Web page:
Harris Theater ‘L’Orfeo’ underscores Monteverdi’s genius

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Photo by Michael Brosilow

All concerned at the very handsome Harris Theater are to be congratulated for staging Monteverdi’s “L’Orfeo,” the first of the three works by that composer to be performed as part of the windup of the international ‘Monteverdi 450’ tour. (A production of this trio of early operas concluded the tour at the Lincoln Center in New York.)

For one like myself, who has experienced and has come to love opera based on seeing and hearing operas strictly from the Classic and Romantic periods (Mozart through Puccini) for over half a century, “L’Orfeo” definitely presented some revelations.

Most importantly, Claudio Monteverdi (1567-1643) was a truly great composer. His music is powerful, always leading the ear, and is melodically, harmonically and rhythmically incredibly varied and broad in scope. It wasn’t until I experienced “L’Orfeo” on stage at the Harris that I realized just how great of a composer he was!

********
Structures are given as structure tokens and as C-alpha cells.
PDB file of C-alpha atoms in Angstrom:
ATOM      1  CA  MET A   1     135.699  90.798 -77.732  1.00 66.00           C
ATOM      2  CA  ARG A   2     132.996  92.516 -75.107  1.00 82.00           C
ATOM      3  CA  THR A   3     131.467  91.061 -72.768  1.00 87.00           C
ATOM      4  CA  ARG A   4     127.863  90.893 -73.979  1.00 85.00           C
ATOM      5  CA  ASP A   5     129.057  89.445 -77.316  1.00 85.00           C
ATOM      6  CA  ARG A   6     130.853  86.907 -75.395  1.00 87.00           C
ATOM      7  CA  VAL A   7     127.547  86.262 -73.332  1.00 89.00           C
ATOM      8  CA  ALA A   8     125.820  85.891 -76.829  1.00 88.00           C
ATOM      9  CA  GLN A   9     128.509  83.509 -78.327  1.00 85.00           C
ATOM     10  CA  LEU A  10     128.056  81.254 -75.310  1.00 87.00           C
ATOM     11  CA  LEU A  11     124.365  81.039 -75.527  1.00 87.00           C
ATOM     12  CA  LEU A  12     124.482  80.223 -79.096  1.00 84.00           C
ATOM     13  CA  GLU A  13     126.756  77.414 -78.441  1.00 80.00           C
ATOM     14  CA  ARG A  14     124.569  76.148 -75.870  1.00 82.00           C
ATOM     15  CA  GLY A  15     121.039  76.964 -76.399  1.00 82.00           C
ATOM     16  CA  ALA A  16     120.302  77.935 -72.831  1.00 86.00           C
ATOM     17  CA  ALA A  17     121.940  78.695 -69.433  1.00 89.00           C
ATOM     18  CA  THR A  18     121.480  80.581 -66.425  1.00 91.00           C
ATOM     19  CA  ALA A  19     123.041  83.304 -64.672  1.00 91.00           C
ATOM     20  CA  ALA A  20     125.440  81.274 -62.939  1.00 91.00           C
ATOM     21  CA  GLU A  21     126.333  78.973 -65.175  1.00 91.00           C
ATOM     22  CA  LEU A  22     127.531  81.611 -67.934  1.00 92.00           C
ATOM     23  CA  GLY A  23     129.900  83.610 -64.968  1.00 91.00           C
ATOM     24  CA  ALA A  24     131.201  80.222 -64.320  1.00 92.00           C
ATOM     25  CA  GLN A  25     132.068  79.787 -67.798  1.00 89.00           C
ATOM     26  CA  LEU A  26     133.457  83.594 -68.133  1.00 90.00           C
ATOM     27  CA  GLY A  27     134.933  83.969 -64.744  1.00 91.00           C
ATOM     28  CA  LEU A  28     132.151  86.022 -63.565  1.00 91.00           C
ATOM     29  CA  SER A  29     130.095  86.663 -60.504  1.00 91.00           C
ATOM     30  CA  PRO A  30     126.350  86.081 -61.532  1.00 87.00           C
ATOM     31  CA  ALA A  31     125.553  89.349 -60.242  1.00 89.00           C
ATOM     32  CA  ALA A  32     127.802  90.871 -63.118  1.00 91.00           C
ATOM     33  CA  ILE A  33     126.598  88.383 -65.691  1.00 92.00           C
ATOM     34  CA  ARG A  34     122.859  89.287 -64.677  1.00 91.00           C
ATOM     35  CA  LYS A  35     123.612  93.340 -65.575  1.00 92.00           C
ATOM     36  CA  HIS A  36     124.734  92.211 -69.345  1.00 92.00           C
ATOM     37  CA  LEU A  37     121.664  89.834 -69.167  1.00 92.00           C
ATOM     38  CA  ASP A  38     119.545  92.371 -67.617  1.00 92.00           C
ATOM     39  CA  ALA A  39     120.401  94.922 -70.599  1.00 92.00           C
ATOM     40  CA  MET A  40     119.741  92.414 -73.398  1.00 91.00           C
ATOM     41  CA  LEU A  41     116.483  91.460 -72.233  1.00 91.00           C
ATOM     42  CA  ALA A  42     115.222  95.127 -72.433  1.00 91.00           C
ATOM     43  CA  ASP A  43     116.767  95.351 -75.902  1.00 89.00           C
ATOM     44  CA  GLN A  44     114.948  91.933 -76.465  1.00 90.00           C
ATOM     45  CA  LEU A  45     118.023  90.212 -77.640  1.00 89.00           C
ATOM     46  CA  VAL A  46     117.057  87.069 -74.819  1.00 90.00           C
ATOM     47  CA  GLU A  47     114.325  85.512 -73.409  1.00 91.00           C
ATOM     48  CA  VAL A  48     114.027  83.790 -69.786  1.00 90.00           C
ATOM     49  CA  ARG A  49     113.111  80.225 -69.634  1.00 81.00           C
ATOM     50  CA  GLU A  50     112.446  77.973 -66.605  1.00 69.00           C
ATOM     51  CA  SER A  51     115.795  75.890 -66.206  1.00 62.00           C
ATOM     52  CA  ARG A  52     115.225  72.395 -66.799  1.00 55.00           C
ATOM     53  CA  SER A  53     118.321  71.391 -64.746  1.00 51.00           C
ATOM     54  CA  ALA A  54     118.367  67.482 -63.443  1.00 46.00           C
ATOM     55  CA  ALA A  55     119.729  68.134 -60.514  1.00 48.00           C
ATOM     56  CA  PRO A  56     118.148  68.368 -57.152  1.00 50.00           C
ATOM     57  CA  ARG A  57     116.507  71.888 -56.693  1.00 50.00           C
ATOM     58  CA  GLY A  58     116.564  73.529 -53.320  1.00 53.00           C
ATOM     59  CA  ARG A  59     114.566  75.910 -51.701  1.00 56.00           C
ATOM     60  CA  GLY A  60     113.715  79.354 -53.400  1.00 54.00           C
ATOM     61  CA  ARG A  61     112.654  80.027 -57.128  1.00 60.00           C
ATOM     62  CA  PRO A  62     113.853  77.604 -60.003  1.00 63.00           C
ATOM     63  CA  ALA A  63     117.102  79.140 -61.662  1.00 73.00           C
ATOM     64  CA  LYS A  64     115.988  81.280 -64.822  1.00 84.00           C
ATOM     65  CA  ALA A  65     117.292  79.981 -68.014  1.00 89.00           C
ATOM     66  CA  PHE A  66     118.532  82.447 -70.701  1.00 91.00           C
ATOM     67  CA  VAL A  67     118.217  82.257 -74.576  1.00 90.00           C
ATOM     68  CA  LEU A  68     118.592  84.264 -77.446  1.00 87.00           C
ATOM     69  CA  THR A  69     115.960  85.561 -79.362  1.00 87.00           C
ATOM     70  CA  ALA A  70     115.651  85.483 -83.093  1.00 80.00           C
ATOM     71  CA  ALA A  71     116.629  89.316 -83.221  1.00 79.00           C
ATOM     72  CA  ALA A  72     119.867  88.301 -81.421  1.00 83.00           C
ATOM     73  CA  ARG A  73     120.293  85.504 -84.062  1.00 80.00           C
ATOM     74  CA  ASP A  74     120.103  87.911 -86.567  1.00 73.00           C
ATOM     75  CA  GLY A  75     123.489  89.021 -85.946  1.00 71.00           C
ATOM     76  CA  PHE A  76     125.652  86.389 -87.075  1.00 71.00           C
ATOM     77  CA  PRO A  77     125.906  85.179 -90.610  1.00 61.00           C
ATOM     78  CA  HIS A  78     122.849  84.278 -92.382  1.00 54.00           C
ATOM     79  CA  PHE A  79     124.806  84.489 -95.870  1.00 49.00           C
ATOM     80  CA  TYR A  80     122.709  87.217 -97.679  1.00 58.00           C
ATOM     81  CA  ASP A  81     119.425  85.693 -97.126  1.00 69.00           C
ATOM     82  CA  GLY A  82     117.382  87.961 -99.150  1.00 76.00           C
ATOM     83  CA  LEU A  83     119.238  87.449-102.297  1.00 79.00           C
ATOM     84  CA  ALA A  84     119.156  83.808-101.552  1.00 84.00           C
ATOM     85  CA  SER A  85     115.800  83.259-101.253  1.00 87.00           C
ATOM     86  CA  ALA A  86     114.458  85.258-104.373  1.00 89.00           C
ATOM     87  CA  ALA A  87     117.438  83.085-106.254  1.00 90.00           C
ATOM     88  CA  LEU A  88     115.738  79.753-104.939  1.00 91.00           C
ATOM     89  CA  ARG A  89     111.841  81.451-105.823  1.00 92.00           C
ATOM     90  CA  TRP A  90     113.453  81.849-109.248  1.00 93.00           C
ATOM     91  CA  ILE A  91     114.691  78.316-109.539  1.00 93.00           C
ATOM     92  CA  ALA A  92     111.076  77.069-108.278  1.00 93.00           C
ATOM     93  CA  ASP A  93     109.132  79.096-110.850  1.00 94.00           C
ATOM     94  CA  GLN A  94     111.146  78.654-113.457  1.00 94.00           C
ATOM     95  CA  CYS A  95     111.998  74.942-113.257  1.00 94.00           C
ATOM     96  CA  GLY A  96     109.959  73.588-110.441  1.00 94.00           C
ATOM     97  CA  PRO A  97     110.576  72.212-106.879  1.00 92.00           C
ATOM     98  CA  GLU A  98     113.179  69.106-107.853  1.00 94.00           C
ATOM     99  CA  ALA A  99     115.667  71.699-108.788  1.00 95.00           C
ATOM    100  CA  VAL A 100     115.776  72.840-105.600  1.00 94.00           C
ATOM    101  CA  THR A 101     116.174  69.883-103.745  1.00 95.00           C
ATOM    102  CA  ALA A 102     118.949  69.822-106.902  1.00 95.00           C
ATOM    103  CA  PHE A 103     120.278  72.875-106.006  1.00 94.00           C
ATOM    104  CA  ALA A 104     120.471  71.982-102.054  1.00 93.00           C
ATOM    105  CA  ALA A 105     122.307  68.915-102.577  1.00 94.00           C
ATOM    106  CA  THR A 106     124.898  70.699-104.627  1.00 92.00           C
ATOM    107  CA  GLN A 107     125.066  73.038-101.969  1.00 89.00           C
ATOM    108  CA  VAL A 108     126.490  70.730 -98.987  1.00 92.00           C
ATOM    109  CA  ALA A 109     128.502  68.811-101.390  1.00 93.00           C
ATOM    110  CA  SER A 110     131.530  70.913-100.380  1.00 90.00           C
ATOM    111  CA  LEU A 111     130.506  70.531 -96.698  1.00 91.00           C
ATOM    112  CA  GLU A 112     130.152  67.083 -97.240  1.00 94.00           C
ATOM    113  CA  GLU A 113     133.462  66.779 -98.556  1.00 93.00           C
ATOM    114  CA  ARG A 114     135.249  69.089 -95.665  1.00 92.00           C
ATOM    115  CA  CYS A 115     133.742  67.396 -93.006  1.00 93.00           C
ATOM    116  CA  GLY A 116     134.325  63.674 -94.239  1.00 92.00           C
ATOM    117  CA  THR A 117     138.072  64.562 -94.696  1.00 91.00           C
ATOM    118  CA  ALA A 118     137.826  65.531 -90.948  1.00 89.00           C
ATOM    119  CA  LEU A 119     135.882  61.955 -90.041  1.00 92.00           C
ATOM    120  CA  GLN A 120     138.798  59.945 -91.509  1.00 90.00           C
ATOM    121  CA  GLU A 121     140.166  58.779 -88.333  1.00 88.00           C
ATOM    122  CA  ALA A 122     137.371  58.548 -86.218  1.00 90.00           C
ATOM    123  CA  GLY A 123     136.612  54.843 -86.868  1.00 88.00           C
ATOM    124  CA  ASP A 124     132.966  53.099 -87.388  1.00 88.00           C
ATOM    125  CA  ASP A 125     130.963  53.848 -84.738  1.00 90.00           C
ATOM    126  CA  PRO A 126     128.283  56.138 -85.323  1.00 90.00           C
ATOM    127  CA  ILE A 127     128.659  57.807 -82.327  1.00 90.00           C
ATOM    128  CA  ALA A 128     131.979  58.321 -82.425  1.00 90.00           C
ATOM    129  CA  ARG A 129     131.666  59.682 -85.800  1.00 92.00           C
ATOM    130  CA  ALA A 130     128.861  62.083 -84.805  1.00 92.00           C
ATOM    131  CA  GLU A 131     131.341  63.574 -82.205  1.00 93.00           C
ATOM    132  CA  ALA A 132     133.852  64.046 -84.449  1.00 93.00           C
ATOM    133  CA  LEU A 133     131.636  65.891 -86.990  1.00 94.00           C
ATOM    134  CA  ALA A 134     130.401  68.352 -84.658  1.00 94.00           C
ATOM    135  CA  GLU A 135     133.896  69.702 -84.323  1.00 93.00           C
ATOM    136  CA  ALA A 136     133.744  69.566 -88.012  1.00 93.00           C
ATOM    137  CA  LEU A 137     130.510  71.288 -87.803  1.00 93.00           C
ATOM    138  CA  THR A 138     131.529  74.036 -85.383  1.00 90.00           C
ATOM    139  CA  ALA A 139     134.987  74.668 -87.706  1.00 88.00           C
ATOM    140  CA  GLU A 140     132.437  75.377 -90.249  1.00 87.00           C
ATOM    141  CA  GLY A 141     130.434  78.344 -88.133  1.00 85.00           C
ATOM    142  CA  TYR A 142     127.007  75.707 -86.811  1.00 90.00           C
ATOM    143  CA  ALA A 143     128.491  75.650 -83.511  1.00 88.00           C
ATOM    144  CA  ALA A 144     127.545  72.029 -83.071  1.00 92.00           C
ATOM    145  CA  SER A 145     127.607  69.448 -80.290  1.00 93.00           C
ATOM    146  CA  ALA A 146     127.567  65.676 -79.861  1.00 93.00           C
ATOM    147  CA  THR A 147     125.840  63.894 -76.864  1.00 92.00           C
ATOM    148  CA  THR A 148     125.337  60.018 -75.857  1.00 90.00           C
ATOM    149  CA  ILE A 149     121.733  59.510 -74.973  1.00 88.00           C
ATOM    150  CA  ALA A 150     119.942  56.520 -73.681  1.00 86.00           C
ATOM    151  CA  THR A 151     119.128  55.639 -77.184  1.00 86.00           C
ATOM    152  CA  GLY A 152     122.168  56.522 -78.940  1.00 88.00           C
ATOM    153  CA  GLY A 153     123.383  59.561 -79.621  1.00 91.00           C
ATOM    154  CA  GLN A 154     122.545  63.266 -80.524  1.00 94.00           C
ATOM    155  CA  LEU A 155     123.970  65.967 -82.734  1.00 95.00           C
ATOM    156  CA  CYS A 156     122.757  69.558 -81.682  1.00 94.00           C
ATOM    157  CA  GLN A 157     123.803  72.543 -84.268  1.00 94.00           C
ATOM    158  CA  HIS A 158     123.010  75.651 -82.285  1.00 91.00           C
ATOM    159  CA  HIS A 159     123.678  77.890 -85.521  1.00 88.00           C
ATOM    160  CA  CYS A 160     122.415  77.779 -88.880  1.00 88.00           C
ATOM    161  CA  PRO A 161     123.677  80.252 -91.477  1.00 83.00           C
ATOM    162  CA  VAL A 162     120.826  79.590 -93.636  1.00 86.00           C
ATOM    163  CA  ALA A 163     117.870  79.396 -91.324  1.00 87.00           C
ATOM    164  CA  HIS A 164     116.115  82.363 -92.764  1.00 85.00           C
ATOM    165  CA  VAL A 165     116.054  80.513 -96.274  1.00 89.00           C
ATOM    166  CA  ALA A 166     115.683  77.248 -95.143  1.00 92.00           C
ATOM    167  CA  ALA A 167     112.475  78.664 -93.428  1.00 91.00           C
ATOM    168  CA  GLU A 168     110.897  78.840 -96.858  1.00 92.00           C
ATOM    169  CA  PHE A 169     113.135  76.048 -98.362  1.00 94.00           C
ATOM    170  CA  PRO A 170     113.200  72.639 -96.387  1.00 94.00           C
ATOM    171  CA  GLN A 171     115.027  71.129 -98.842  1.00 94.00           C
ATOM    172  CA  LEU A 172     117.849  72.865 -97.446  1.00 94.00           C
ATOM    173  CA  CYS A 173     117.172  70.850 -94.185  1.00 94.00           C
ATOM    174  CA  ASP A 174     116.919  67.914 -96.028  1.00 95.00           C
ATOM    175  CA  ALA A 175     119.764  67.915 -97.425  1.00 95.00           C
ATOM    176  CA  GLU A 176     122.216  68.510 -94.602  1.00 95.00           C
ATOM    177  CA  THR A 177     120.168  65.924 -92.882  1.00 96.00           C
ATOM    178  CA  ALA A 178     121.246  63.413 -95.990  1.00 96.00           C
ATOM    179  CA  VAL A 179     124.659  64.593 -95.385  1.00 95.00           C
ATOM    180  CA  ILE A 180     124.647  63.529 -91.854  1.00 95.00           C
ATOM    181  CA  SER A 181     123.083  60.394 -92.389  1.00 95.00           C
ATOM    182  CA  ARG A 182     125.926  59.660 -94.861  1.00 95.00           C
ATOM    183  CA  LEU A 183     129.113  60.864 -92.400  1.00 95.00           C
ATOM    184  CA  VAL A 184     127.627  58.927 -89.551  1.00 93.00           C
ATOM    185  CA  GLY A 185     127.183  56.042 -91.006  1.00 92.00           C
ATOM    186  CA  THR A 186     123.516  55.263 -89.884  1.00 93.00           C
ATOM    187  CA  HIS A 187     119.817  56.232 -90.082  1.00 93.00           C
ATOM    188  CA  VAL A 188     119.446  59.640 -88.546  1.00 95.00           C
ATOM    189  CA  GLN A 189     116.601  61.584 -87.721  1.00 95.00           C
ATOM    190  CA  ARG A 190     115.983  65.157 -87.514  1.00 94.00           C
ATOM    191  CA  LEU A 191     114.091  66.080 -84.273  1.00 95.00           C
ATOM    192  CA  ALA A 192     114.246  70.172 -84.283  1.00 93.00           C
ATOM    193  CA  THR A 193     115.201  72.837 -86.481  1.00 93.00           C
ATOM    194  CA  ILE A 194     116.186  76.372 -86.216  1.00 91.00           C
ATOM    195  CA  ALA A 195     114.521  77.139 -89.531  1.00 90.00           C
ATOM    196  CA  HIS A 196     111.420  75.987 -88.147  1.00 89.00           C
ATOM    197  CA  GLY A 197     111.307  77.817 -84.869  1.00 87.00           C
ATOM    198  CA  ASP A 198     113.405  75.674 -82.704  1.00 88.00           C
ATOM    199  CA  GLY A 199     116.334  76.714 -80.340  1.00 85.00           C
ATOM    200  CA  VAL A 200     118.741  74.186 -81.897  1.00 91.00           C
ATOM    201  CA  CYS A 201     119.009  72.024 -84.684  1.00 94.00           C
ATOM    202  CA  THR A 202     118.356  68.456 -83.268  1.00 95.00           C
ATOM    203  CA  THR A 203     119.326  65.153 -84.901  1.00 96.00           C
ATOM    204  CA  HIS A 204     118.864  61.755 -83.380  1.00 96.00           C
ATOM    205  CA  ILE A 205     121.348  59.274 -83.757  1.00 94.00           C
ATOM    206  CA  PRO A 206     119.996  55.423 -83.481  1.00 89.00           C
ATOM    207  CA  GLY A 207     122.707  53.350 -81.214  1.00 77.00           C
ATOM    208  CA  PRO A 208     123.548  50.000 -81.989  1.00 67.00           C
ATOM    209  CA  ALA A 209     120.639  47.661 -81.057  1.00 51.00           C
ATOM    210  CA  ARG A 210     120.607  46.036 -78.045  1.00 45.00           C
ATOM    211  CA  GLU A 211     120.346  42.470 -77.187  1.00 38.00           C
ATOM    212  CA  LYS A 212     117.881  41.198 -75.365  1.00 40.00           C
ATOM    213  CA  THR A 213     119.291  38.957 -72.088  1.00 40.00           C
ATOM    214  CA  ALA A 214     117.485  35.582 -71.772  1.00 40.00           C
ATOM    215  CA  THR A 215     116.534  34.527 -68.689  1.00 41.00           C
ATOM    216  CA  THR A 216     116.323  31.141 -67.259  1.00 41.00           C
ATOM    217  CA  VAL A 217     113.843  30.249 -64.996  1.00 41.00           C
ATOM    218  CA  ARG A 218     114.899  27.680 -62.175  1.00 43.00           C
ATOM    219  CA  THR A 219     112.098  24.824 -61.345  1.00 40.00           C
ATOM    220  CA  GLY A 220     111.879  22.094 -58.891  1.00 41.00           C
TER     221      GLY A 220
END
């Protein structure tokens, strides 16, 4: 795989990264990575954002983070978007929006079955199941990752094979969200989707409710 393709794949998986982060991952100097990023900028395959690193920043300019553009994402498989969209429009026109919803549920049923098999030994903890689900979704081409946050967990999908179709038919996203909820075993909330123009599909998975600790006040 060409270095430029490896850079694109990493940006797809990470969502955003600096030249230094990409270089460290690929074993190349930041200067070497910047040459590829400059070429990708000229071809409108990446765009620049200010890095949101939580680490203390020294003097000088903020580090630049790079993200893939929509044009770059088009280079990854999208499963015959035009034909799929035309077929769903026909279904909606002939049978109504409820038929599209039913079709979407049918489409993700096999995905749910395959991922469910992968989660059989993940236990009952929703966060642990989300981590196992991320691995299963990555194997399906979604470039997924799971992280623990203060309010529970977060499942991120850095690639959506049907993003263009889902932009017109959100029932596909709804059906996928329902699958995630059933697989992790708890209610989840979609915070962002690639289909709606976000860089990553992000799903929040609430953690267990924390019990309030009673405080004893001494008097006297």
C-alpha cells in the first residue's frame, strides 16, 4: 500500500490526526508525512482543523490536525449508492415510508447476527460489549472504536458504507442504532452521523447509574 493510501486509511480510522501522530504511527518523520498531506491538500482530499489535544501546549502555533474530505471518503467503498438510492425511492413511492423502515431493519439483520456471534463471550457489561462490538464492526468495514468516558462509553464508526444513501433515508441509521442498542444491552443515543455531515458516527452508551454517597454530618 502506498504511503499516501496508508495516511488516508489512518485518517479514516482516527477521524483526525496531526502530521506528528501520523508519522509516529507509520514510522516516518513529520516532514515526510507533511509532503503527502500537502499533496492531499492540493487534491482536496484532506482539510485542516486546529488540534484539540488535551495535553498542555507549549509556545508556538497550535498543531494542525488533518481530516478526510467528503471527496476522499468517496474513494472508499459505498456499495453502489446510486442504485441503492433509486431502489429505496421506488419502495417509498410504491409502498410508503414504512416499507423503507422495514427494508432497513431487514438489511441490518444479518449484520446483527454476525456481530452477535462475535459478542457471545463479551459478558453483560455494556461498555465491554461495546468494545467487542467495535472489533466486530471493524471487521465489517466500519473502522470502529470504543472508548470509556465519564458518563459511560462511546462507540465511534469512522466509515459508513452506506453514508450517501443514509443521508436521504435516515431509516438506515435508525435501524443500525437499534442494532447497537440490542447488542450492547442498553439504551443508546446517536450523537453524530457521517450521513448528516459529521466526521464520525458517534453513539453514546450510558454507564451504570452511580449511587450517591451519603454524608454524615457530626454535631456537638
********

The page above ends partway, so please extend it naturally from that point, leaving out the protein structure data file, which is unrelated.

Another revelation was that, from Monteverdi’s opera, it was easy to see why opera became so popular in so short a time. This is analogous for many of us to the quick appeal of TV, the internet and cell phones. If we accept that the first opera was composed in 1597, then “L’Orfeo,” written in 1607, had to be one of the first of its kind. From what I witnessed on Thursday night, it is mind-boggling to imagine how a performance of this opera must have struck the spectators of those early years in the 17th century. Those folks simply could not have heard anything like it in their lives!

And even though the approach of Monteverdi and his librettist, Alessandro Striggio, to creating “L’Orfeo,” is distinctly different than composer-librettist teams in the Romantic period, it is nevertheless obvious how the early opera had such a profound influence on the evolution of the art’s formal development.

Conceptually, the first operas were poetry supported by music. In other words, the music was supposed to be subordinate to the text. And “L’Orfeo” is a good example of that. The words — the story — goes on and on, and nothing gets repeated for the sake of a melodic phrase.